from Demorest's Family Magazine July, 1894

__Along the Hudson and on many lakes and streams, the storage houses are built with their feet in the water, so to say; and in such cases the canals float the ice directly beneath the apparatus which hoists the cakes into the houses. But at the place illustrated, Burlington, on Lake Champlain, the storage buildings are at some distance from the lakeside, and the breakwater intervenes, requiring a deal of sliding, teaming, and skidding before the ice reaches its resting-place. Here is what looks like a sort of half-finished toboggan slide; a rude, slanting framework of heavy timbers up which the cakes are jerked and pushed, in rapid succession, to the crown of the breakwater, then allowed to rush down upon the opposite side, by dint of their own weight, with a whirr and a flash, till they are skillfully checked at the bottom by workmen ready to receive them as they come.

__Pause a moment and note the scene before you. In the foreground, the slide, - not a beautiful object, it is true, though as to its usefulness the incessant clash of the descending cakes speaks loudly; at its foot, the workmen, the rude sledges and the heavy teams; beyond, the snow covered expanse; and still beyond, the snow-covered expanse; and still beyond, the ice-houses turning their peaked ends toward us, steamer landings, factories, sheds, long rows of buildings, a stately dwelling or two, a church spire, the faint blue smoke from tall chimneys, all backgrounded upon a hazy horizon of leafless, wintry-looking forest.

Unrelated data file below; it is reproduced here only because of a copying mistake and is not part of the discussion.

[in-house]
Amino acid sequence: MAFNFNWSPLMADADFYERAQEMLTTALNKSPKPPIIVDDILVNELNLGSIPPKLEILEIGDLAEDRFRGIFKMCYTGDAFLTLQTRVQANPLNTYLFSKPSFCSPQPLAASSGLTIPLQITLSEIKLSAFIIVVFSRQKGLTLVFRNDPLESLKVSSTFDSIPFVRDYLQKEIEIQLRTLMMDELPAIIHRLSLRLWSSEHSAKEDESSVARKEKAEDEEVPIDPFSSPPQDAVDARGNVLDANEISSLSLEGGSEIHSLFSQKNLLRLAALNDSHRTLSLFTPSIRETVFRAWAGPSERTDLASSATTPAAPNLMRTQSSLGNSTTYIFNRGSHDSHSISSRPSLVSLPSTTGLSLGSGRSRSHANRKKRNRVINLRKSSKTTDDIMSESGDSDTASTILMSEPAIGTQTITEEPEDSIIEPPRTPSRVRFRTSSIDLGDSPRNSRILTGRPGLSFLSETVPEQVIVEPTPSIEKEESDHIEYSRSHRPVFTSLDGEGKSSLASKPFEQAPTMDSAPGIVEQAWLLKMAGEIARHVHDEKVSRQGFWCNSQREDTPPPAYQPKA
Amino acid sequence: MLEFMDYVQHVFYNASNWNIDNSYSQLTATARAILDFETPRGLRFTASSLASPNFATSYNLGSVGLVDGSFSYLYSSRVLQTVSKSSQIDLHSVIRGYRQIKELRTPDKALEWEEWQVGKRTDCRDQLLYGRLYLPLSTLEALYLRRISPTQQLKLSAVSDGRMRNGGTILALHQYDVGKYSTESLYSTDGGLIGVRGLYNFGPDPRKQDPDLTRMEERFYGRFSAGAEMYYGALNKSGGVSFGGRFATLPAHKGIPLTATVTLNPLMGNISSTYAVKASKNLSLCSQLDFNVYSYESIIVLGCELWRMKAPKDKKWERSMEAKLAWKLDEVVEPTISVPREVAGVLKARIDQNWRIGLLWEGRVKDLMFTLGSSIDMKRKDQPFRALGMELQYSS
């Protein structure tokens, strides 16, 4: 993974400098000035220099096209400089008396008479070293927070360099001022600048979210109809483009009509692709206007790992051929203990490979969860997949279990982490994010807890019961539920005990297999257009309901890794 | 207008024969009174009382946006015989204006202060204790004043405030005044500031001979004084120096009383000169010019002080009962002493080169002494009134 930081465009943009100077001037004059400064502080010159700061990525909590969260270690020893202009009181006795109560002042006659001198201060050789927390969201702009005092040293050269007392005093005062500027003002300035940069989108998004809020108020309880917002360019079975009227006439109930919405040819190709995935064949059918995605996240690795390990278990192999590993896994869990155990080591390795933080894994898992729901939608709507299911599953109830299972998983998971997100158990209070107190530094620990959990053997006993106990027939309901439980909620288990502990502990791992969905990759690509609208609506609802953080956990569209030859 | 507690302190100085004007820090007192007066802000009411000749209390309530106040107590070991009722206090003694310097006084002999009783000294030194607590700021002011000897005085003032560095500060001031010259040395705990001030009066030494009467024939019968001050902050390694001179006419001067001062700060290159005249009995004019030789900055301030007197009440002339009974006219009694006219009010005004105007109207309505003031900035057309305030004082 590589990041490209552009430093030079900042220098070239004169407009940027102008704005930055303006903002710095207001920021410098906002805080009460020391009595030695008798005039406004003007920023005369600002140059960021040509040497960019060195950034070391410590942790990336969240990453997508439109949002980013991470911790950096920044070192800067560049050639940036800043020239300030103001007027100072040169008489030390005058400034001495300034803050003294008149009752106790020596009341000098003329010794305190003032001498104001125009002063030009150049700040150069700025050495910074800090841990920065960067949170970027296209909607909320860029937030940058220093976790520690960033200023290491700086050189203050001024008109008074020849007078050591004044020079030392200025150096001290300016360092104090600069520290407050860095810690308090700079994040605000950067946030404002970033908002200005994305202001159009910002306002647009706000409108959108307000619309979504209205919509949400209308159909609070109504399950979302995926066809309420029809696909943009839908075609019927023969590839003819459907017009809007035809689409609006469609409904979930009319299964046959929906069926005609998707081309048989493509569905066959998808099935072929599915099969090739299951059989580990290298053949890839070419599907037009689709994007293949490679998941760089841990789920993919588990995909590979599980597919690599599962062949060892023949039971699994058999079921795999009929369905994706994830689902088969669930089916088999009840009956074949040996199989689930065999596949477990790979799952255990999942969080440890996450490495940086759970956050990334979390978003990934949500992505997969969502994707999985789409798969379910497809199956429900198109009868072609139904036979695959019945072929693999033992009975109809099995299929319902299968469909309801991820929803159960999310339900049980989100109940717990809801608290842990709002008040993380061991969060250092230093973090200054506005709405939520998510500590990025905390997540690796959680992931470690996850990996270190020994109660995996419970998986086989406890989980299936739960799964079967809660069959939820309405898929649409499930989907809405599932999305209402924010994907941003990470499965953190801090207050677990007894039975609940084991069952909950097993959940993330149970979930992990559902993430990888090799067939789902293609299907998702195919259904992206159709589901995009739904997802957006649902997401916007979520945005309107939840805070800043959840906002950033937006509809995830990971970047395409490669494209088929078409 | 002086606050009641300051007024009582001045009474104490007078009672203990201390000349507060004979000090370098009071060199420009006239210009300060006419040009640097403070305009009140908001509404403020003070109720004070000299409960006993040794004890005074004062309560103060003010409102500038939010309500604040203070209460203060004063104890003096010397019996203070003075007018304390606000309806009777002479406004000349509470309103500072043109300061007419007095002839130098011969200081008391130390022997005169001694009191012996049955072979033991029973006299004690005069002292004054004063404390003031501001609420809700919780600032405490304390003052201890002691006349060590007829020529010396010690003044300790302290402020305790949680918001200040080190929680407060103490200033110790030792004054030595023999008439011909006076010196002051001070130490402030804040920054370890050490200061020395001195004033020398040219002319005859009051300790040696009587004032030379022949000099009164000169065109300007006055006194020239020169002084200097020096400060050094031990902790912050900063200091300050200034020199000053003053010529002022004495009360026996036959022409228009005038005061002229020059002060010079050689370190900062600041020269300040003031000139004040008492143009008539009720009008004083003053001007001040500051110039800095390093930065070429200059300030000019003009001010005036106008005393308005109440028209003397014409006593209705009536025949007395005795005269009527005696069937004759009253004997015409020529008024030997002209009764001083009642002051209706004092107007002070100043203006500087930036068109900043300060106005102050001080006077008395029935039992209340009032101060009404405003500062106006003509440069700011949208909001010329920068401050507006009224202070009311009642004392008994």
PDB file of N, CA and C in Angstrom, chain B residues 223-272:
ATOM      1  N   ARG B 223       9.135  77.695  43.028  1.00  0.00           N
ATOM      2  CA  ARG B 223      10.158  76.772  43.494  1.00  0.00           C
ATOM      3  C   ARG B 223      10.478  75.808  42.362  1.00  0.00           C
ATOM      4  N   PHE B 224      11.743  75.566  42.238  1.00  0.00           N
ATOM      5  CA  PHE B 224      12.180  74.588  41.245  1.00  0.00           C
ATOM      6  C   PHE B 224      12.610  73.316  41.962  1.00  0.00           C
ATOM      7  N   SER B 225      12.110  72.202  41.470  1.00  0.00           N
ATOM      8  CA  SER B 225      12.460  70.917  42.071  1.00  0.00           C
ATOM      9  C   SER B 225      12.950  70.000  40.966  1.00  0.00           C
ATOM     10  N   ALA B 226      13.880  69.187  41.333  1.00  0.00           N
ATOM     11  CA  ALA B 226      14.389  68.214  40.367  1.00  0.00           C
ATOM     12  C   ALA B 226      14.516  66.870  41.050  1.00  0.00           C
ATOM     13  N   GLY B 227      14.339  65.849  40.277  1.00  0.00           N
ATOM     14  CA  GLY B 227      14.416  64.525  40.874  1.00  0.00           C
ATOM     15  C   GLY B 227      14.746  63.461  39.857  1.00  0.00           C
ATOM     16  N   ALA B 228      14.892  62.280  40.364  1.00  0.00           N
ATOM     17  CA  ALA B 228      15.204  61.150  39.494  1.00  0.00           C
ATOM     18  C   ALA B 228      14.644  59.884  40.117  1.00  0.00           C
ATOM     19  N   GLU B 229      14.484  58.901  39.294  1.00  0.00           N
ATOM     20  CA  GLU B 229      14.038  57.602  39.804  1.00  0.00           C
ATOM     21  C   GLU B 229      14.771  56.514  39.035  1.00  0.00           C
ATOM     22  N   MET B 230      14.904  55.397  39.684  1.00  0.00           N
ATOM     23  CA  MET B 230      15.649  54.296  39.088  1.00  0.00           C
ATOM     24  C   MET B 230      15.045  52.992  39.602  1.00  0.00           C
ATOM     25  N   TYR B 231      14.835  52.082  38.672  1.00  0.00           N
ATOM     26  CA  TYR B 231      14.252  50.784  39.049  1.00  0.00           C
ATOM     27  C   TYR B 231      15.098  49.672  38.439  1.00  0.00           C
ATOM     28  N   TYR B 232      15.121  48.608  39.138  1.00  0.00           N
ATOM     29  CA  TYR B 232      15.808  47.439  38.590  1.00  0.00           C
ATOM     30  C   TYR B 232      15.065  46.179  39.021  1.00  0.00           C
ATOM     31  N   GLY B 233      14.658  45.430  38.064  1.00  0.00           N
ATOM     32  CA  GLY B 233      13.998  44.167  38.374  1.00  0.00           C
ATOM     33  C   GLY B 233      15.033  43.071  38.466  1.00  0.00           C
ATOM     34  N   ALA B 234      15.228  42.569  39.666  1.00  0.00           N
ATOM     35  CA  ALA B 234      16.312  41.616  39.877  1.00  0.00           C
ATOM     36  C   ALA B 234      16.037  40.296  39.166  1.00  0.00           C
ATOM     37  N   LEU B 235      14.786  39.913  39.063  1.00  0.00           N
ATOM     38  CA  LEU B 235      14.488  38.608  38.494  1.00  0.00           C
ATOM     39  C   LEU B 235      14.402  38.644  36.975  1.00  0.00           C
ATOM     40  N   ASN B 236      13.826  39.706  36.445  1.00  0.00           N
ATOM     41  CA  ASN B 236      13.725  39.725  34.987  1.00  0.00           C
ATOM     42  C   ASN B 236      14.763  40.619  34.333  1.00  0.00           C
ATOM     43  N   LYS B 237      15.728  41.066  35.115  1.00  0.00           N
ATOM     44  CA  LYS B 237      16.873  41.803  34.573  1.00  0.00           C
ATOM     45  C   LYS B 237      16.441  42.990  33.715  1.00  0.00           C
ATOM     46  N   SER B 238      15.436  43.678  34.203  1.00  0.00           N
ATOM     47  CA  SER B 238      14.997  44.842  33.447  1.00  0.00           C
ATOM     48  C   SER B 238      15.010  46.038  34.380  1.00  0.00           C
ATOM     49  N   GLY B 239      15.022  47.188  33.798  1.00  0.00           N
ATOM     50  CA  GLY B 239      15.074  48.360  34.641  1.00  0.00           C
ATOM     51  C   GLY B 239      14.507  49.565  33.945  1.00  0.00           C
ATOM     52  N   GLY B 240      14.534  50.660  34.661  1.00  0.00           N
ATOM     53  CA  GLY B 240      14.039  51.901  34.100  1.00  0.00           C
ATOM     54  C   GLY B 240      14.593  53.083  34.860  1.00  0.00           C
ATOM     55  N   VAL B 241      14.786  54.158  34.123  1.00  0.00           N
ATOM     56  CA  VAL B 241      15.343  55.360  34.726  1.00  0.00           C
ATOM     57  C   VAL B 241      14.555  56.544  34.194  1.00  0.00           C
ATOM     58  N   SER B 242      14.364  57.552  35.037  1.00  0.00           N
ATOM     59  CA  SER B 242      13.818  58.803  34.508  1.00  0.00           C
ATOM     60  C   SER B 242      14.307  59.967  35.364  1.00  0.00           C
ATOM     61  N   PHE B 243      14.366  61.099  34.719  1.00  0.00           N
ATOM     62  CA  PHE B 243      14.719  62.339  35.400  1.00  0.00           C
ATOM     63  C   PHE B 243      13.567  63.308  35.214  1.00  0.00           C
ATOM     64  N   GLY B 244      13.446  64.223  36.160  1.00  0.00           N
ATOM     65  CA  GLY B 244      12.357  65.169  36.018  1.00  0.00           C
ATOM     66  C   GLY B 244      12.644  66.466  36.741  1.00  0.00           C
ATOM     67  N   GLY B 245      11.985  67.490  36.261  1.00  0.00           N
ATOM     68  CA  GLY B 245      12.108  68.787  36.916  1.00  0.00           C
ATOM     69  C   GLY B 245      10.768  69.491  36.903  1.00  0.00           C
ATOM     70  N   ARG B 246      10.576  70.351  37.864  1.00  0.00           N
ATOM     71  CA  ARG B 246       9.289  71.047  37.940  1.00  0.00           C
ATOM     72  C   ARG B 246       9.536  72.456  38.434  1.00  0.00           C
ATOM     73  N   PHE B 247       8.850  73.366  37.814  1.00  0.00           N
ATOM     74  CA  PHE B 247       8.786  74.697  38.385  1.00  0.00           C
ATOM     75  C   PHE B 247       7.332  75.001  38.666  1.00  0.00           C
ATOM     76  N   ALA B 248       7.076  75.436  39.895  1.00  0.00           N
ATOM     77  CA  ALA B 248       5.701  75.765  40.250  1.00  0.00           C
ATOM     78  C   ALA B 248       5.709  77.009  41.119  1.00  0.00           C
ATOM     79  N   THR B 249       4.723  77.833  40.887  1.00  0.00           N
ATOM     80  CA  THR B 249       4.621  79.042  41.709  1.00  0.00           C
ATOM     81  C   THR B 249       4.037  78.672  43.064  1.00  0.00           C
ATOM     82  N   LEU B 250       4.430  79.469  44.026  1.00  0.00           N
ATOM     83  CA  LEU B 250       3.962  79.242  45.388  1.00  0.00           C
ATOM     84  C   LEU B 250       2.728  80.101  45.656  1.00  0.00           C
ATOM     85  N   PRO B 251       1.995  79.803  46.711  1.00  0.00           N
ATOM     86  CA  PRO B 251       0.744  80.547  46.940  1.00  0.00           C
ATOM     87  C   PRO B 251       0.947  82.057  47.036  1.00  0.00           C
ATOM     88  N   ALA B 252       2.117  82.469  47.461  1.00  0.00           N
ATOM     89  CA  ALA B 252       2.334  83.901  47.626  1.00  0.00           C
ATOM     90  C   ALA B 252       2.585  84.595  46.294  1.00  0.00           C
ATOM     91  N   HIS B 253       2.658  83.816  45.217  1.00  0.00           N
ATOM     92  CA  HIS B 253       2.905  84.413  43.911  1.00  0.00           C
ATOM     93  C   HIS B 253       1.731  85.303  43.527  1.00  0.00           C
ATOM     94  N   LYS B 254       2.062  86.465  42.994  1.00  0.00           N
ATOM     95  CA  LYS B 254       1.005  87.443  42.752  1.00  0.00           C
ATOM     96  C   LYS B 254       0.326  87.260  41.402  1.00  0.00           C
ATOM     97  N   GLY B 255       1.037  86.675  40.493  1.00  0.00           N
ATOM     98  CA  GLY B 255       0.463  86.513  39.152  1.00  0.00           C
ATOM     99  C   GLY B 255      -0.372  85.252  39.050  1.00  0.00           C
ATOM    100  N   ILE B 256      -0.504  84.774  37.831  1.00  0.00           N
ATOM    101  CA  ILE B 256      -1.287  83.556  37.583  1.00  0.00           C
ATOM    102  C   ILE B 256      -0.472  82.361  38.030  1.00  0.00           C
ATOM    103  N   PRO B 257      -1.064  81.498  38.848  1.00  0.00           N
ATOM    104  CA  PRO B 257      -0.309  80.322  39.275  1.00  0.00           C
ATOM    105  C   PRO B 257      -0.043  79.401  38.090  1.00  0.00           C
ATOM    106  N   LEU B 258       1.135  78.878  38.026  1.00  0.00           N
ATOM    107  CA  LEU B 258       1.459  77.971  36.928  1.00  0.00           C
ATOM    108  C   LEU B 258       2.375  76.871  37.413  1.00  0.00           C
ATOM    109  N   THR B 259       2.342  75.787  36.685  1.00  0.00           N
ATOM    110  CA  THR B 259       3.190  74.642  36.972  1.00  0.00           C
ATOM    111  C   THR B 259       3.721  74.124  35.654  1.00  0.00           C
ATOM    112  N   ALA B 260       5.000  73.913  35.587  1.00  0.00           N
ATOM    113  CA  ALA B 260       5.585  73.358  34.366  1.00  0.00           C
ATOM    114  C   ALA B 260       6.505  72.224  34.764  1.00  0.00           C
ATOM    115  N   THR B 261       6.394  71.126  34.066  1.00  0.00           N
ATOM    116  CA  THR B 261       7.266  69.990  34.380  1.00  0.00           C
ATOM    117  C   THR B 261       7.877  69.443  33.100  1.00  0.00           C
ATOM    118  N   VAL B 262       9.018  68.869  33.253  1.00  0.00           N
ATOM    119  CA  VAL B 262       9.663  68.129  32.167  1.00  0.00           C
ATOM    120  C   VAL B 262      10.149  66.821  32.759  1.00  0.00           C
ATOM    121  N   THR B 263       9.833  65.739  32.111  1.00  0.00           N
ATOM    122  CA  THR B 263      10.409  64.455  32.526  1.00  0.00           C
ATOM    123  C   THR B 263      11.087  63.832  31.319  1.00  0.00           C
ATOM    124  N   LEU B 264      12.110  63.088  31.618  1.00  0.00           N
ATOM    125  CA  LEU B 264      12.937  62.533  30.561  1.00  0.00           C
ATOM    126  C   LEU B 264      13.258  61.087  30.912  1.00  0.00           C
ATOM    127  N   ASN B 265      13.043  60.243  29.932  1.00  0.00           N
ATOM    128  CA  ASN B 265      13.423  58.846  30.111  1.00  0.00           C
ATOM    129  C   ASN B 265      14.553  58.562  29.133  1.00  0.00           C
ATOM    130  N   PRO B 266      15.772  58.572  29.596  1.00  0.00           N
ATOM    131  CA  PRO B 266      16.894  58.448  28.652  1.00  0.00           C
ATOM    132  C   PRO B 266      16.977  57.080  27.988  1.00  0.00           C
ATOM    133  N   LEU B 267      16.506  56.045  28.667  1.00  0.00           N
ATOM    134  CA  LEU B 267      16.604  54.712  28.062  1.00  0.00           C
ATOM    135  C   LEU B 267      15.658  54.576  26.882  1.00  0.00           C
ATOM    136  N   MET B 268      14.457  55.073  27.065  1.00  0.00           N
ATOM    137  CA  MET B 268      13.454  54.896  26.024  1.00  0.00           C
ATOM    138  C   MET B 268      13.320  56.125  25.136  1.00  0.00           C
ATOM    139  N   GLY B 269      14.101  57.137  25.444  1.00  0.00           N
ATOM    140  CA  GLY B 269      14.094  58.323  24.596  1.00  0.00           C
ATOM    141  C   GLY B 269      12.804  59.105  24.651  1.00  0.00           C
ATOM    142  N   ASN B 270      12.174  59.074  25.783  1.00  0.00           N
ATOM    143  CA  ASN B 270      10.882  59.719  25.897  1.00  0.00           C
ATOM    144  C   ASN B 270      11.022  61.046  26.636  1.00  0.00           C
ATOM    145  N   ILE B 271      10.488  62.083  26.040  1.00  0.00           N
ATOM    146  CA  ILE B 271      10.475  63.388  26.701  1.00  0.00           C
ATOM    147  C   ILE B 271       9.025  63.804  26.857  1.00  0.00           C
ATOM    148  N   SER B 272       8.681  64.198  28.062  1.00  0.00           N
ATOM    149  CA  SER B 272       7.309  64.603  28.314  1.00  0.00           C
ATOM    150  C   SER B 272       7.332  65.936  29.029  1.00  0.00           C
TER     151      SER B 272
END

__Now let us go on. We cannot go down the slide, unless you are willing to take undignified passage on one of those swiftly coursing blocks of ice; so we must even crawl down the bank as best as we may, putting our scraped shins and bruised flesh down to the general account of the day's experience.

__The rough but highly practicable double-runner sledges are drawn up in succession at the foot of the slide, and as the cakes come down, as if with a frenzied intent to shoot, like unchained meteors, into space beyond, they are deftlly caught, and meekly take their places upon the waiting vehicles. One of these sledges has just received its complement, and starts slowly away, drawn by a pair of stout, hog-maned, awkwardly built, white horses, which, like all of the equine race we have seen here, seem to take their toil philosophically, as a necessary, but not intolerable, evil. The driver stands behind his load, and is, apparently, as deliberate, philosophical, and good-natured as his team.